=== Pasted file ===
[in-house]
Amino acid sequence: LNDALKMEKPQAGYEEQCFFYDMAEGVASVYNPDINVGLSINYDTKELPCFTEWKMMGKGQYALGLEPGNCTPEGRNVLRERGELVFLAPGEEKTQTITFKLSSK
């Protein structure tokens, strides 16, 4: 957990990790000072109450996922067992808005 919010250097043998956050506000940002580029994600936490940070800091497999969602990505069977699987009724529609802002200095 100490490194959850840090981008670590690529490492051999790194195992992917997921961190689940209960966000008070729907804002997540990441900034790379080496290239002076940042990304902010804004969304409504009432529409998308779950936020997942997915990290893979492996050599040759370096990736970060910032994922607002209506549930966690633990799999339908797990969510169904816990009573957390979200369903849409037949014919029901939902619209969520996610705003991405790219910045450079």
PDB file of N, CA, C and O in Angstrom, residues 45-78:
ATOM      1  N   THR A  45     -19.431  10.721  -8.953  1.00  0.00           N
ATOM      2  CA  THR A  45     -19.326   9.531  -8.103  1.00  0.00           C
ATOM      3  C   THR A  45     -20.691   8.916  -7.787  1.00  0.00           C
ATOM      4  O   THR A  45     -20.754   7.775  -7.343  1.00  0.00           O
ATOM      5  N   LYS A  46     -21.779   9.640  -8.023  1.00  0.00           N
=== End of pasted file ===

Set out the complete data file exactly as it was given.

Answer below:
[in-house]
Amino acid sequence: LNDALKMEKPQAGYEEQCFFYDMAEGVASVYNPDINVGLSINYDTKELPCFTEWKMMGKGQYALGLEPGNCTPEGRNVLRERGELVFLAPGEEKTQTITFKLSSK
């Protein structure tokens, strides 16, 4: 957990990790000072109450996922067992808005 919010250097043998956050506000940002580029994600936490940070800091497999969602990505069977699987009724529609802002200095 100490490194959850840090981008670590690529490492051999790194195992992917997921961190689940209960966000008070729907804002997540990441900034790379080496290239002076940042990304902010804004969304409504009432529409998308779950936020997942997915990290893979492996050599040759370096990736970060910032994922607002209506549930966690633990799999339908797990969510169904816990009573957390979200369903849409037949014919029901939902619209969520996610705003991405790219910045450079």
PDB file of N, CA, C and O in Angstrom, residues 45-78:
ATOM      1  N   THR A  45     -19.431  10.721  -8.953  1.00  0.00           N
ATOM      2  CA  THR A  45     -19.326   9.531  -8.103  1.00  0.00           C
ATOM      3  C   THR A  45     -20.691   8.916  -7.787  1.00  0.00           C
ATOM      4  O   THR A  45     -20.754   7.775  -7.343  1.00  0.00           O
ATOM      5  N   LYS A  46     -21.779   9.640  -8.023  1.00  0.00           N